Current Bridge Market
Whether arching a rushing river or connecting interstate and highway systems, bridges are an everyday part of our nations transportation system. These critical elements knit together communities across the country, providing safe travel of goods and people. Constructing new bridges is a complex, expensive, and time-consuming endeavor; and thus, it is paramount to design effective, sustainable bridges for today as well as future generations.
Planning for the Future: HDG Steel Bridges
In 2013, the American Society of Civil Engineers (ASCE) rated the US bridge infrastructure a C+, as one in nine of the nations bridges are rated as structurally deficient, and the average bridge age is 42 years. Technology, design innovation, and materials as well as the type and volume of vehicles have evolved significantly in this time-frame, and maintaining or retrofitting these existing structures is both costly and labor intensive. As new and replacement bridges are built, the Federal Highway Administration (FHWA), state Departments of Transportation (DOTs), and local governments are looking to the future.
Planning for the future, or building 100-year bridges, is a nod to sustainable development. If environmentally-friendly, economically-feasible bridges are constructed today, future generations will inherit a better infrastructure system than current conditions. To build sustainable bridges, it is imperative to evaluate the construction materials used to ensure they can not only meet the long design life without significant deterioration, but also without significant cost.
Hot-dip galvanized steel has been used in bridge designs for generations. The economical, long-lasting protection system affords bridge designers the life and minimal maintenance they desire. As with any building material, there are certain best practices for design and service environments that ensure the highest quality, longest lasting galvanized steel bridges. Understanding both the benefits and limitations of galvanized steel will assist bridge engineers in evaluating if hot-dip galvanizing is a solution for their bridge project.
The Short Span Steel Bridge Alliance (SSSBA) is a group of bridge and buried soil structure industry leaders who have joined together to provide educational information on the design and construction of short span steel bridges in installations up to 140 feet in length. The Short Span Steel Bridge Alliance is made up of partners from various sectors of the industry including universities, trade organizations, producers, coaters, fabricators, owners, contractors, fasteners, service centers, and design firms.
The SSSBA developed the eSPAN140.com design tool to help county engineers and bridge owners compare steel to concrete bridges in the short span market. There is a misperception that short span steel bridges are not economical and difficult to design. The eSPAN140.com site will provide a county engineer with a simple, short span steel bridge to put on the table. It provides a Solutions Book with fabricators and manufacturers who can quote the cost of the bridge and produce it according to the selected specifications. The tool is designed to be easy to use, and does not require the county engineer to be a bridge engineer to understand it. More information about SSSBA and their activities is available at shortspansteelbridges.org.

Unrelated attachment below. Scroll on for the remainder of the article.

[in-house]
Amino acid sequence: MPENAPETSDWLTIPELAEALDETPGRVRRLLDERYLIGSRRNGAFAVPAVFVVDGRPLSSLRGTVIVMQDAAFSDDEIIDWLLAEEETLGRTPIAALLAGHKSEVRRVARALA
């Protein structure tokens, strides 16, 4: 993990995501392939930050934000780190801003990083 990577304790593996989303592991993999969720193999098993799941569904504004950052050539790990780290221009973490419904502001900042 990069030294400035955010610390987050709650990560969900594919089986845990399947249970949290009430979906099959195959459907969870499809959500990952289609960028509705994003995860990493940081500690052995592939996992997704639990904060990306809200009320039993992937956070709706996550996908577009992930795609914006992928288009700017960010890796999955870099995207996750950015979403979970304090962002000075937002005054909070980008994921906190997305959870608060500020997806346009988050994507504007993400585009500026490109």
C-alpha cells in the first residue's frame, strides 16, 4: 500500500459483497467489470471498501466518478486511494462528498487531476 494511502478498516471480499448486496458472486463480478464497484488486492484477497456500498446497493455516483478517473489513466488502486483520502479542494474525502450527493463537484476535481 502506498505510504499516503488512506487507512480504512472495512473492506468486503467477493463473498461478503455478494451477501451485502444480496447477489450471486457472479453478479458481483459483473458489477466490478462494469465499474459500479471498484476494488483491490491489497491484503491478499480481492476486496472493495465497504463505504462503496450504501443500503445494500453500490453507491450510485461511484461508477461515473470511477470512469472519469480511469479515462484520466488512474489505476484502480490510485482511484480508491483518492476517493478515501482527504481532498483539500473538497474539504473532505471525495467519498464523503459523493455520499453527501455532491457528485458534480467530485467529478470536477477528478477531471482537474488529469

HDG Bridge Case Study
Indian Mill Bridge Rehab, Wyandot County, OH, 2015
Providing access to the historic Indian Mill a gift from the US Government to the Wyandot Indian Nation for their aid during the War of 1812 this truss bridge also holds historical significance. The original, covered bridge was destroyed by a flood in 1913 and replaced by a steel truss structure. In 2010, the community leaders deemed the 100-year old truss functionally obsolete and in desperate need of repair.
Because of the historic significance of the site and how integral the truss bridge had become to the overall landscape, the community and County Engineer were skeptical about the rehabilitation. Some engineering was required to bring the bridge to todays modern standards, but peices of the original 100 year old steel were used.
The bridge is in an area with very short summers and long difficult winters, which made the installation window short. The rough installation environment and weather could cause substantial damage to other coating systems such as paint, and future maintenance would be difficult. Collaboration between the galvanizer, fabricator, and County Engineer and some innovative engineering led to this new bridge that with the help of hot-dip galvanizing will be able to last another hundred years.